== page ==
MONTVILLE, NJ – A fourth hearing regarding an application to build a Wawa on Route 46 in Pine Brook was held June 13 with more changes to the plans and a professional planner for Wawa testifying regarding whether or not the company should be held to the township’s “motor vehicle service station” ordinance regarding distances to residences.
Matthew Bersch of Dynamic Engineering, who is the engineer for the project, showed the newest version of the plans, which now included:
- A small sidewalk with a bench and trash can at the corner of Bloomfield and Changebridge, per the wishes of Planner Joseph Burgis
- Modifications to the retaining wall and grading
- Modifications to the lighting to reduce the foot candle amount of the lighting
- Modifications to the signage at the corner of Bloomfield and Changebridge to be a “monument,” or wide/low sign
Professional Planner Peter Steck then took the stand. He described the site and said the building was built in 1950 but developed in 1995 to the way it was used until its closure. The township declared it “blighted” in 2015, he said.
As far as the variances that Wawa is seeking, he said that the nearby car wash and plaza both have signs on Route 46 and Bloomfield, “so it’s clear that variances have been granted in the past,” he said.
He then went over the town’s master plan, and said that goal seven in the document states a desire to enhance the aesthetic appearance of the municipality, which is the desire of this application.
As far as the ordinance regarding motor vehicle service stations, the definition of such businesses involves selling oil and fuel, he said, which does not fit the Wawa. The Wawa will only sell fuel and have a 24-hour quick mart, according to testimony at prior hearings. He went over the distances between residential zones, the nearby Sandol Church, and made distinctions between the distance from property line to property line for those areas – as stated in the ordinance – versus the distance to those areas using the fueling canopies as the starting measurement point. Then he used infra-red camera photos to differentiate distances between the canopies and actual buildings.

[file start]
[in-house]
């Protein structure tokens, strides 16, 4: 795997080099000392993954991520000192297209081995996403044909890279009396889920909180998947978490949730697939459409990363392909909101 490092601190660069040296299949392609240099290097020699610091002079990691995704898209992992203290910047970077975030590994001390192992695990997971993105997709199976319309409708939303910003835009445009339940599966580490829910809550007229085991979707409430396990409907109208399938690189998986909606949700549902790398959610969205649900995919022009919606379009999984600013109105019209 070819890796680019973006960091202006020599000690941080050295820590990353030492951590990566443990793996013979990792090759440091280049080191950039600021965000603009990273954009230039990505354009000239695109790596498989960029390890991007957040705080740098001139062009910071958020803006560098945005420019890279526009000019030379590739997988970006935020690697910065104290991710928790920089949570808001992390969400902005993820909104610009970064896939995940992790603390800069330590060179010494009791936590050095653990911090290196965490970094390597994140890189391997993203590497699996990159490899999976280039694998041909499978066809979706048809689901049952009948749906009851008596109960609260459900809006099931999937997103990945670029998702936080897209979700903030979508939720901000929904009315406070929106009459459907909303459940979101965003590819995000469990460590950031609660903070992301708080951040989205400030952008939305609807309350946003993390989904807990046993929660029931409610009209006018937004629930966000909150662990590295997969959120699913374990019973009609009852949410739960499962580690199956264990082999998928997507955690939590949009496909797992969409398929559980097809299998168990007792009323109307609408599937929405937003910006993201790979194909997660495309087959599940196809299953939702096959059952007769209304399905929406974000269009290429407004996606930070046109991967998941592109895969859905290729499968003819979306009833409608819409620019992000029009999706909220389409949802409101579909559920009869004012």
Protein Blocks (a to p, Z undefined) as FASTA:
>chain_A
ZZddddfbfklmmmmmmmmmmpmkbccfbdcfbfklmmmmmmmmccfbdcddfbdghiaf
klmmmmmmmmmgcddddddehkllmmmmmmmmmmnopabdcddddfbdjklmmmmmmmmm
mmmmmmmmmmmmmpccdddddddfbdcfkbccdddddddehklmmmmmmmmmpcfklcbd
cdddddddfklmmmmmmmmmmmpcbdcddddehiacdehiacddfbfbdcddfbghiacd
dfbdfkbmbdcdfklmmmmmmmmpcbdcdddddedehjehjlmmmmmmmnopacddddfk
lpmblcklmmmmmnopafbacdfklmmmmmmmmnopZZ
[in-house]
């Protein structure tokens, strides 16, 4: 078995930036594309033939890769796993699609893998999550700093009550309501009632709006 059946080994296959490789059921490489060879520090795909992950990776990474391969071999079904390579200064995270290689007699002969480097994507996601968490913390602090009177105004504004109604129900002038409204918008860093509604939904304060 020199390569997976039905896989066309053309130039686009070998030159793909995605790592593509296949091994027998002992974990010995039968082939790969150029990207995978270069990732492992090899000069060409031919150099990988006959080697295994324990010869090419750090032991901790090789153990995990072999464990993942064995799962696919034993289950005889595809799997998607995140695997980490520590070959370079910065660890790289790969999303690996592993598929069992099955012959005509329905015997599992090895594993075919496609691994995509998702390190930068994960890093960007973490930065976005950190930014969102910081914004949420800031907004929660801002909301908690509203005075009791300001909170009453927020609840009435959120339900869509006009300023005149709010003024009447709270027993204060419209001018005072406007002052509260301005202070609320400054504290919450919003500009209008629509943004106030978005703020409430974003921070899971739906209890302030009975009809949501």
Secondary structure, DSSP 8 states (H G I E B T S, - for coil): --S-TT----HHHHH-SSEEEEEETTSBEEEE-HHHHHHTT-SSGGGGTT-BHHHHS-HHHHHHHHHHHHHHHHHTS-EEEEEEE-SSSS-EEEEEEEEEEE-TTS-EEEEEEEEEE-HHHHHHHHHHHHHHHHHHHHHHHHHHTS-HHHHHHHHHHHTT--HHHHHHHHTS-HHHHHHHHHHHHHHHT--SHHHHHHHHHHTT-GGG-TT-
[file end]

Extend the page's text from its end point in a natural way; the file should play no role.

“Is that the way the ordinance says to measure it?” Planning Board Professional Planner Joseph Burgis questioned him, clearly unimpressed with his reasoning.
Steck also argued that the two-acre size of the lot makes a separation for the residences and the church.
The company is seeking a variance for disturbing steep slopes – the property is on an extreme hill – but Steck argued that the slopes are man-made due to the way the property was developed and they pre-date steep slope ordinances.
“To not disturb these sleep slopes that are man-made means that we can’t demolish the building and improve the site,” he argued.
Steck then described 13 motor vehicle service stations in the township and compared them to their distances to houses of worship, residential zones and other motor vehicle service stations. He said all but two, the Exxon at the corner of Route 202/Main Rd. and Changebridge and of course the car wash on Route 46, have overhead garage doors. Of the 13, only one complies with the distance requirements, Steck said.
In his final summation, Steck stated that strictly applying the separation distance ordinance presents a “hardship and practical difficulty.” He said the closest home is technically 300 feet away and is not purely residential as there is a landscaping business on the site; there should be relief from the ordinance because it’s illogical and does not apply since there is no permitted use as a result of the way the ordinance is written.
“There’s a hardship because [the ordinance] prohibits the permitted use,” he said.
The Wawa would not be an old style service station with the noise or hazards of an old style station, he said.
Due to the late hour, the public will ask questions of Steck at the next hearing, which will be July 11.
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